Environment Minister Thérèse Coffey visited Birmingham yesterday to find out more about the vital role that local people are playing in helping to care for and promote the city’s famous network of canals.
Dr Coffey met staff and volunteers from the Canal & River Trust, the charity that cares for 2,000 miles of the nation’s waterways, during the visit to Birmingham’s canalside and historic Roundhouse.
The Minister heard about how the Trust is working increasingly closely with local communities, helping them to look after and improve their local waterways – with some groups even adopting their nearest stretch of canal or river. Representatives of the Trust explained some of the local initiatives that are taking place in the city to engage with young people and those from a variety of different ethnic backgrounds.
Dr Coffey also met volunteers from the Trust’s Explorers education team, who go into schools and teach youngsters about their local canal heritage and staying safe by the water, and took a tour of the historic Roundhouse next to the Birmingham & Fazeley Canal.
The Canal & River Trust and the National Trust are working together on exciting plans that would see the grade II listed former stables and workshops rejuvenated into a community hub. The iconic horseshoe-shaped building is set to be used as a walking, cycling and canoeing hub as well as offering volunteering opportunities and a shared working space for conservation organisations.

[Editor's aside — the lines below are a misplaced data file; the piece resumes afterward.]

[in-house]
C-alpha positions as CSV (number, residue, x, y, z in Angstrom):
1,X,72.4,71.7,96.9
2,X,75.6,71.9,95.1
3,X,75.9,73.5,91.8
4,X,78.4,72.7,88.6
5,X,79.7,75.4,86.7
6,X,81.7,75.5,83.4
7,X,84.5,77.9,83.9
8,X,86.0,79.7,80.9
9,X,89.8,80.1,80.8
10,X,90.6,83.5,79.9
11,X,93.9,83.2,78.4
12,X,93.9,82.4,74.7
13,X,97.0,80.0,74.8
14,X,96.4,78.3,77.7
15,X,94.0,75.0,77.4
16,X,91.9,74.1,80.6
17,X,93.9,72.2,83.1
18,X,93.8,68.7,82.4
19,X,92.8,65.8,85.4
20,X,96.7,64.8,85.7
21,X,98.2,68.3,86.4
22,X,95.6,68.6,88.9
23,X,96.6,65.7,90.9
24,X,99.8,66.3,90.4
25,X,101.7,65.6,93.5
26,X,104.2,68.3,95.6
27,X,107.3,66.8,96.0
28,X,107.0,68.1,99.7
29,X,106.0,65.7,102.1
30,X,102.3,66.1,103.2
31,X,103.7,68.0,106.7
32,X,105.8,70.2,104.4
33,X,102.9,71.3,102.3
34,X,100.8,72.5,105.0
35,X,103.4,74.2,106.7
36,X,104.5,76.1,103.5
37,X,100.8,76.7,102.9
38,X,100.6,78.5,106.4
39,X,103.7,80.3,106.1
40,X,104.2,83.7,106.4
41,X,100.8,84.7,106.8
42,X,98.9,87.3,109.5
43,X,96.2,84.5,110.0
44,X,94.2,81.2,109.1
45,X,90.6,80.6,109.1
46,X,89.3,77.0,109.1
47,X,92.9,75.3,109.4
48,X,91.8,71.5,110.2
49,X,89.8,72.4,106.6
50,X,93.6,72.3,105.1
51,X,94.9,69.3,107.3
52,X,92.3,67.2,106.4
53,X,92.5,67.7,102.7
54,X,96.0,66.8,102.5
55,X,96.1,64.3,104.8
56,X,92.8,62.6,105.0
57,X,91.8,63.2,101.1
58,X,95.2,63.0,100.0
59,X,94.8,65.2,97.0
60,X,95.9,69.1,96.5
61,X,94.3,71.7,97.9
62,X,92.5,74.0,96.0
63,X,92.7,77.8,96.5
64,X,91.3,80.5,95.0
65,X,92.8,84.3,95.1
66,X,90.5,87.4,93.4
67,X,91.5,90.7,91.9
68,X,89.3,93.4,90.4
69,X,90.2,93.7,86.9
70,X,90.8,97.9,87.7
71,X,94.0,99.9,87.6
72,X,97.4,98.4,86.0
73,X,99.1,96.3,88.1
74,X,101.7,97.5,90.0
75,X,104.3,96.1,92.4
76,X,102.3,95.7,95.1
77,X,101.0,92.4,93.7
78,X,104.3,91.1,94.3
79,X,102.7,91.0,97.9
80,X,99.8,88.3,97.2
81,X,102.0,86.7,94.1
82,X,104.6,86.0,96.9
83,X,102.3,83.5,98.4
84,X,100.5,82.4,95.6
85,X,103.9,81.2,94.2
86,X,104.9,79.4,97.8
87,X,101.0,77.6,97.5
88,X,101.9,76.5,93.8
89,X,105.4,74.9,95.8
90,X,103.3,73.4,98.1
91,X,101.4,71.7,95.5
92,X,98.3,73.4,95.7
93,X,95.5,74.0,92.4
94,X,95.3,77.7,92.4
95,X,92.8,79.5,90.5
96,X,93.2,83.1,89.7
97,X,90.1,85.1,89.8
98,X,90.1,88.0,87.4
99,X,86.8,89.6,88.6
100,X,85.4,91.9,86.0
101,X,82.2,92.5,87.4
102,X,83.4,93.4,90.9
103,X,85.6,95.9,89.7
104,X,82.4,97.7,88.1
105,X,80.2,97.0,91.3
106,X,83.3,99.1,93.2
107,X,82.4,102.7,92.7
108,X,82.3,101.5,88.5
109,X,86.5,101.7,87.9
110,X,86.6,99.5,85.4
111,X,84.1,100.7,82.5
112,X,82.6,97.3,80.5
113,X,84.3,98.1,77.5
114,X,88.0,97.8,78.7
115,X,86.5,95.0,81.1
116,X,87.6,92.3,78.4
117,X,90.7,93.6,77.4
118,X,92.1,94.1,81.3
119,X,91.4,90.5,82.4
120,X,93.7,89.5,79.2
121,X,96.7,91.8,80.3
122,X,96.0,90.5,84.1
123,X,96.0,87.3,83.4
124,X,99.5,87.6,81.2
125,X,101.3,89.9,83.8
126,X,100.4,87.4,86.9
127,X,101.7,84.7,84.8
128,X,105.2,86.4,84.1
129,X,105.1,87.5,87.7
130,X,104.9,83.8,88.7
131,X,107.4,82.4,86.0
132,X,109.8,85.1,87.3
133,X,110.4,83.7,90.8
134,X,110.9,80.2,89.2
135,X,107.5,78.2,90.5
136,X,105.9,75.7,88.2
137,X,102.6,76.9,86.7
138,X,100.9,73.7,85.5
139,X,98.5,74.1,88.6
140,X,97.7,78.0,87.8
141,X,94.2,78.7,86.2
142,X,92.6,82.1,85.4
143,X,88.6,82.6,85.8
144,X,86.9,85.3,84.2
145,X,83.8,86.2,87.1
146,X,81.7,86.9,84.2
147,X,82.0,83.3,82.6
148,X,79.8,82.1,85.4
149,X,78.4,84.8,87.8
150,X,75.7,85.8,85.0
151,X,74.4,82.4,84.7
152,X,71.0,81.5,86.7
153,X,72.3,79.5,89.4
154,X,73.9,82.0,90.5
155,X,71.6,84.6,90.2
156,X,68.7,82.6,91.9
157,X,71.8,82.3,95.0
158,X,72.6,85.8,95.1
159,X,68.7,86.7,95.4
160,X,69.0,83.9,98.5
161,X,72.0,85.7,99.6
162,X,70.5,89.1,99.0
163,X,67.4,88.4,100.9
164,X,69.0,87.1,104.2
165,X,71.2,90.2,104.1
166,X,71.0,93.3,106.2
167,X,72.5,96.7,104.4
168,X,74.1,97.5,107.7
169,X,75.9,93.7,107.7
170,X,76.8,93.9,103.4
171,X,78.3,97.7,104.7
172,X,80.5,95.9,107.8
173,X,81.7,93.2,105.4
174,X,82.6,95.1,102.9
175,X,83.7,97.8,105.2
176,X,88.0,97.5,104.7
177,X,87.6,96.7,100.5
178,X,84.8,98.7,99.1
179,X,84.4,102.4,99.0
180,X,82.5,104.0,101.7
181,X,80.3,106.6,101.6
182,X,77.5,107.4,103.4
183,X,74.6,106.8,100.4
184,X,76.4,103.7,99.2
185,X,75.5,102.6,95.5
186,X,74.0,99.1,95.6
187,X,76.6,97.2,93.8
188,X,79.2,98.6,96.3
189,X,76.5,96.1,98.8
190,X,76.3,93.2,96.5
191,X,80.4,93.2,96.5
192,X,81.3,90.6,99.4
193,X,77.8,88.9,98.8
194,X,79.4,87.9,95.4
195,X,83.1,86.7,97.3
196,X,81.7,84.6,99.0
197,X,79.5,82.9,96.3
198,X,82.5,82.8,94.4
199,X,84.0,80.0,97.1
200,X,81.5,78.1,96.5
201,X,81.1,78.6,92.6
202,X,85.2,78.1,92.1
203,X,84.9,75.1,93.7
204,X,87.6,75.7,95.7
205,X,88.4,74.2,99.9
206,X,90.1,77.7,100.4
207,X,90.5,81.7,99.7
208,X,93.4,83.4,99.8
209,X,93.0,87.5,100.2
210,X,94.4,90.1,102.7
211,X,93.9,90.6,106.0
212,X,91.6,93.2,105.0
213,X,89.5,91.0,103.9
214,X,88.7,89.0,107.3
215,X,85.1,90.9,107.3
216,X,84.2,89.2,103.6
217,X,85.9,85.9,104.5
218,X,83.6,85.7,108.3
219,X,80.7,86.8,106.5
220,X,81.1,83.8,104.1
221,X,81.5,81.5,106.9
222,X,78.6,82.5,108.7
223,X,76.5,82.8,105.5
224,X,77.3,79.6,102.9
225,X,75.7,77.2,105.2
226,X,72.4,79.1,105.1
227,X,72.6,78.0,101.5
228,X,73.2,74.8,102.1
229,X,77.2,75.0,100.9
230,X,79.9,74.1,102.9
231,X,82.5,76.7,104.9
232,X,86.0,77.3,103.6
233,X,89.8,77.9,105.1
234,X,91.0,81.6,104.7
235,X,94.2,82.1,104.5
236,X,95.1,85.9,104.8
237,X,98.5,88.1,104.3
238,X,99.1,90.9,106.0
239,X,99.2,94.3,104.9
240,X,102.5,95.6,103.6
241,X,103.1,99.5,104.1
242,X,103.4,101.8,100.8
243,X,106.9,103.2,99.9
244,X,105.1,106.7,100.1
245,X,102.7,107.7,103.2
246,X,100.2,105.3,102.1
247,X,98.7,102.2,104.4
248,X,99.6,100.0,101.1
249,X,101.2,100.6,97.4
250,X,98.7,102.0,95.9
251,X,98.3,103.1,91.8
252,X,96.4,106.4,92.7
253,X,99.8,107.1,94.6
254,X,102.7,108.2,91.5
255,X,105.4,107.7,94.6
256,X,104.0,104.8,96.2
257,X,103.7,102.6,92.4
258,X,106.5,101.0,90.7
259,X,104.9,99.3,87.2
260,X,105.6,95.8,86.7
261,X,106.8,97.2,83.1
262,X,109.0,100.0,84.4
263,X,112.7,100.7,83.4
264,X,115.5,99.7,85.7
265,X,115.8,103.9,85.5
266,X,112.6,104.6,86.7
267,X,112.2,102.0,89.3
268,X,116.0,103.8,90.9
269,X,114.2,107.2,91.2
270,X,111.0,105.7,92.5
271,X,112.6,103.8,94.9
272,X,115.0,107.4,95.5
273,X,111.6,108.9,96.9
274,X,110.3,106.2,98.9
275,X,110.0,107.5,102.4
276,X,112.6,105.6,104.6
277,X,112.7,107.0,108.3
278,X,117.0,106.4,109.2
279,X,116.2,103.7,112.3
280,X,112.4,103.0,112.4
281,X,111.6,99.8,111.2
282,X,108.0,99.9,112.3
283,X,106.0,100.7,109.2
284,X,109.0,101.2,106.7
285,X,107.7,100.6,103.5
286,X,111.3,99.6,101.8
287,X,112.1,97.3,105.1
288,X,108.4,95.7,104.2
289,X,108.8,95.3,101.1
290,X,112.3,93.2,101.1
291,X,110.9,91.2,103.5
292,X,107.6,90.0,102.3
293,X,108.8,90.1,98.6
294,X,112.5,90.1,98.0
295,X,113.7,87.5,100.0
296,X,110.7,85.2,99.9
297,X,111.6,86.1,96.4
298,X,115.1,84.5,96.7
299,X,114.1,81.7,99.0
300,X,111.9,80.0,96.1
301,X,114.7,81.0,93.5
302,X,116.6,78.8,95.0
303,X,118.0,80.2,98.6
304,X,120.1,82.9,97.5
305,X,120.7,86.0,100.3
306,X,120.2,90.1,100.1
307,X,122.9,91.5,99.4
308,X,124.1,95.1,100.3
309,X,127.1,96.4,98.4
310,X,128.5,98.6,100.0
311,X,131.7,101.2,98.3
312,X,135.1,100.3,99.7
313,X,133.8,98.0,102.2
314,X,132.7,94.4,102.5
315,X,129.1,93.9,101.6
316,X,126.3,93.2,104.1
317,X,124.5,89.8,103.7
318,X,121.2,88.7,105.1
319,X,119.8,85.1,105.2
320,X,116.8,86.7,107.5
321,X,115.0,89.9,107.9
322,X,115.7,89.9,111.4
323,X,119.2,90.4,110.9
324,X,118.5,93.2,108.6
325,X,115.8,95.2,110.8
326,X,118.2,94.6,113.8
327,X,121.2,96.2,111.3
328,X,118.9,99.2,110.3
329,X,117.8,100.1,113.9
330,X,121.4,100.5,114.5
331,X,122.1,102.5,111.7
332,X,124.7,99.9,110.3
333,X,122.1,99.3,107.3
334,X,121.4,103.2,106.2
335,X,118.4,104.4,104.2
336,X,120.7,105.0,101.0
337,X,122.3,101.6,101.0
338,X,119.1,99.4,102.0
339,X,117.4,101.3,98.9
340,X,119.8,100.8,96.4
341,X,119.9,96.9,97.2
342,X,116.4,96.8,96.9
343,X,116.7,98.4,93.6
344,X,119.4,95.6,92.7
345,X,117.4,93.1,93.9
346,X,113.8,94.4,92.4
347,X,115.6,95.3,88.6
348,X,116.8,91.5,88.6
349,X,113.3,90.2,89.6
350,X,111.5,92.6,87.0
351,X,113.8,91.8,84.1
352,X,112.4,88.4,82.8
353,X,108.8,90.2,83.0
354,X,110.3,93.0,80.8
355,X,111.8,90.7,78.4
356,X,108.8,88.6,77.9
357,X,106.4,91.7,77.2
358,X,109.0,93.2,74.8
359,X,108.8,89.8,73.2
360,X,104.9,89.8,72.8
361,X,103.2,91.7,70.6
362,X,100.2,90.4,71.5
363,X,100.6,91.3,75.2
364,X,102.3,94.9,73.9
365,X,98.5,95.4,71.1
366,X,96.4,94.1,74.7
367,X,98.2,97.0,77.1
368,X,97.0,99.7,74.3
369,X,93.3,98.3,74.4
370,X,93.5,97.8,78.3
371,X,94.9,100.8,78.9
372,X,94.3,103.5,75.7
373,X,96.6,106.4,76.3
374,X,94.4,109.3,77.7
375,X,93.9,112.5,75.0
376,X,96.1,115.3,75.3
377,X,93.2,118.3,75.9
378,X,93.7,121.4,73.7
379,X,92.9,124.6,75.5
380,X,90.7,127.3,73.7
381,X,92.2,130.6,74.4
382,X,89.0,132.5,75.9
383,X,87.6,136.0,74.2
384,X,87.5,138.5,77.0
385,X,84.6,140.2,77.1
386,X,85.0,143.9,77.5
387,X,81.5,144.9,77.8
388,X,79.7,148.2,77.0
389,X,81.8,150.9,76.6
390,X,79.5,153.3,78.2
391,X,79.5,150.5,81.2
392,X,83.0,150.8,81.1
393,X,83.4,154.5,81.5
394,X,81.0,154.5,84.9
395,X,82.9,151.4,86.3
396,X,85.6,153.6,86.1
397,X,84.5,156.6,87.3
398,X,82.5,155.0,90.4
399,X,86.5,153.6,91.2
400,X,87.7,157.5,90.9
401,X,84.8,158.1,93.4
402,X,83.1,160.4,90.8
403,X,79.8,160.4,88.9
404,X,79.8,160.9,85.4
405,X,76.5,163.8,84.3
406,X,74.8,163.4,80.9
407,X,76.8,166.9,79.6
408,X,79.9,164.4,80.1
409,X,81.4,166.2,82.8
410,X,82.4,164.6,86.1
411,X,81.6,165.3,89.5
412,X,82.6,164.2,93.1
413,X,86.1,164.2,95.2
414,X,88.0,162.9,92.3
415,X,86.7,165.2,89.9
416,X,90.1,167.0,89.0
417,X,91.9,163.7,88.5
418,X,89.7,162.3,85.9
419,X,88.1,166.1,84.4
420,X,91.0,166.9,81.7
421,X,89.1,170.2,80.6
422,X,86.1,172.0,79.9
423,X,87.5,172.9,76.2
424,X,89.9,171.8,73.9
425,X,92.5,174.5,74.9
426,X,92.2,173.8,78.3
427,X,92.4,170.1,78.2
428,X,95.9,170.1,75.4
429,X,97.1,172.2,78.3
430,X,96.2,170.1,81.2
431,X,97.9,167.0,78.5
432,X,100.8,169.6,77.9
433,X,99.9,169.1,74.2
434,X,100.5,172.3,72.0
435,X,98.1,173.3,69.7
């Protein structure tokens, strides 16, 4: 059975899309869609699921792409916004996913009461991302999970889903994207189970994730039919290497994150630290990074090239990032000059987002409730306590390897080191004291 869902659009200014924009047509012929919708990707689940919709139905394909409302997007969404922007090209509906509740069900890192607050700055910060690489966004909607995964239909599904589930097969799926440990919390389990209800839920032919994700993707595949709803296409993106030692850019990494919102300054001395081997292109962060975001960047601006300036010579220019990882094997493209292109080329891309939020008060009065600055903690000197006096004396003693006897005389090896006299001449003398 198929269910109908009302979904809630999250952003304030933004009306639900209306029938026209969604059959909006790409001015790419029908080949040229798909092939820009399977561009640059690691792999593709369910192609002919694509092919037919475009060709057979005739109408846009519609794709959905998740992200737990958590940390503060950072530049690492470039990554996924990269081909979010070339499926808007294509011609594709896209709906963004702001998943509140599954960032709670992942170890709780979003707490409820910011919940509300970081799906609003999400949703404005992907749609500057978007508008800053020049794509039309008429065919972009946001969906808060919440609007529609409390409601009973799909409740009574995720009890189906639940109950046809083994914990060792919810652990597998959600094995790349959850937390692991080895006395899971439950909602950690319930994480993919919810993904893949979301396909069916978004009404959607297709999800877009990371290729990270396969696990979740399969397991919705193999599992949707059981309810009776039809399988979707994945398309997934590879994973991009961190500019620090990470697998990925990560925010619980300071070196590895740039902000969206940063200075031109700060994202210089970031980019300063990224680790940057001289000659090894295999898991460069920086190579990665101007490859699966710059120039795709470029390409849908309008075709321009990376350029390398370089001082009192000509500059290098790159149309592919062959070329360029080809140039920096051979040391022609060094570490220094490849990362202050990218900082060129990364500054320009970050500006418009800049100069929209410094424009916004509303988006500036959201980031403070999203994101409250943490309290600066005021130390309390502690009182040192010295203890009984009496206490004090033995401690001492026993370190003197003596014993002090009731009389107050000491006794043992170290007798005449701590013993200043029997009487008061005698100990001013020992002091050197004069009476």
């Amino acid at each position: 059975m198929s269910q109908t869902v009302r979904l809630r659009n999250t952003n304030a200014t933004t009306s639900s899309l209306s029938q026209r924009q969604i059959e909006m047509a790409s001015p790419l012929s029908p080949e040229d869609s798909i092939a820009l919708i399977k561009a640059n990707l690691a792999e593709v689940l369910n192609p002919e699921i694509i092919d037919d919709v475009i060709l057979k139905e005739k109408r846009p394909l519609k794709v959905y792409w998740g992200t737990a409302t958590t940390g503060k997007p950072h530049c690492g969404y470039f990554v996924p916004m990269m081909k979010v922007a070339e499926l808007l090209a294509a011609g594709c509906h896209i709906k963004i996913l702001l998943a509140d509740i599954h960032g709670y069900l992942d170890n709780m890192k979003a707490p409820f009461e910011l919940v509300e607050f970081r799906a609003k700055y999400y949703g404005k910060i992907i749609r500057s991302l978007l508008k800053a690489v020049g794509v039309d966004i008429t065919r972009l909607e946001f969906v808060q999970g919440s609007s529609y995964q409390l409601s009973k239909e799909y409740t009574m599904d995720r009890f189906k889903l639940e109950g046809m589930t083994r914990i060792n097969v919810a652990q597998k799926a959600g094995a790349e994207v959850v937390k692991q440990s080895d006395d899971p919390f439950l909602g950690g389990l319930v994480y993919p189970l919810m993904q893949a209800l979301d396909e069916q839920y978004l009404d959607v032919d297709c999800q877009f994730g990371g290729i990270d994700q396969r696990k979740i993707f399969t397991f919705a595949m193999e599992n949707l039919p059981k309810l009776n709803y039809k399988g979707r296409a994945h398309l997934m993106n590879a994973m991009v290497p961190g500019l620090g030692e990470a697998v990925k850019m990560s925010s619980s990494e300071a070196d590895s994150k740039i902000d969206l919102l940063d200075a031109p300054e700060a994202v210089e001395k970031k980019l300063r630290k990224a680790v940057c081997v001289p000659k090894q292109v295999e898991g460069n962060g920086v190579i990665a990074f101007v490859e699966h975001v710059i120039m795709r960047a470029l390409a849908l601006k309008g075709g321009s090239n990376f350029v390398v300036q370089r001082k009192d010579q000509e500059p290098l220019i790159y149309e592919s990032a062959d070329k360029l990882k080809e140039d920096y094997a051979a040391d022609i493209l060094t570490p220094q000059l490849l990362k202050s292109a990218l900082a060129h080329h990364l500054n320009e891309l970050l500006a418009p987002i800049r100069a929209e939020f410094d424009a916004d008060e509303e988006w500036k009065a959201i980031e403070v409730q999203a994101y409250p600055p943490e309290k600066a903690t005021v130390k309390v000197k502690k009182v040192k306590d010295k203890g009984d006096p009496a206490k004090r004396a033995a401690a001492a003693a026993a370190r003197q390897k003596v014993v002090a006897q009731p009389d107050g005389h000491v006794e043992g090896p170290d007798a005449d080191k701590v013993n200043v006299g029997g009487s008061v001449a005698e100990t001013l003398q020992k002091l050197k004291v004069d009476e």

During the visit Dr Coffey also heard about the Trust’s role in a planned waterside regeneration scheme at Icknield Port Loop. The proposed scheme, near Edgbaston Reservoir, would include housing, retail space and community facilities.
Environment Minister Thérèse Coffey said: “Canals are an important part of Birmingham’s landscape and history, so it’s fantastic to see the Canal & River Trust’s projects bringing them back to life.
“The Trust’s work with the local community is educating young people about our nation’s heritage and I would like to thank them and all the volunteers for their hard work to protect Birmingham’s canals for future generations.”
Richard Parry, chief executive of the Canal & River Trust, said; “We were very pleased to welcome Dr Coffey and showcase the many ways that people are making a difference on their local waterways.
“In Birmingham, and across the country, our volunteers play an invaluable role at every level of our work from going into schools and helping visitors to practical works and making sure that the canal is a welcoming, appealing place. They’re real local heroes and it was fantastic that Dr Coffey was able to meet just a few of them.
“The visit was also an excellent opportunity to take a tour of the Roundhouse. The exciting plans we have in place with our friends at the National Trust will only strengthen our ability to engage with local people and create a wonderful resource that Birmingham can be rightly proud of.”
Peter Mathews CMG, chair of the Canal & River Trust’s West Midlands Waterway Partnership, said; “Everyone knows just how much Birmingham’s canals mean to local people and this was a fantastic opportunity to celebrate the passion, enthusiasm and sheer hard work that they bring to the waterways.
“This growing support from local people along with planned developments at the Roundhouse and Icknield Port mean that it’s a tremendously exciting time for the city’s famous waterways and we’re very happy to be part of it.”
For more information about the Canal & River Trust visit www.canalrivertrust.org.uk.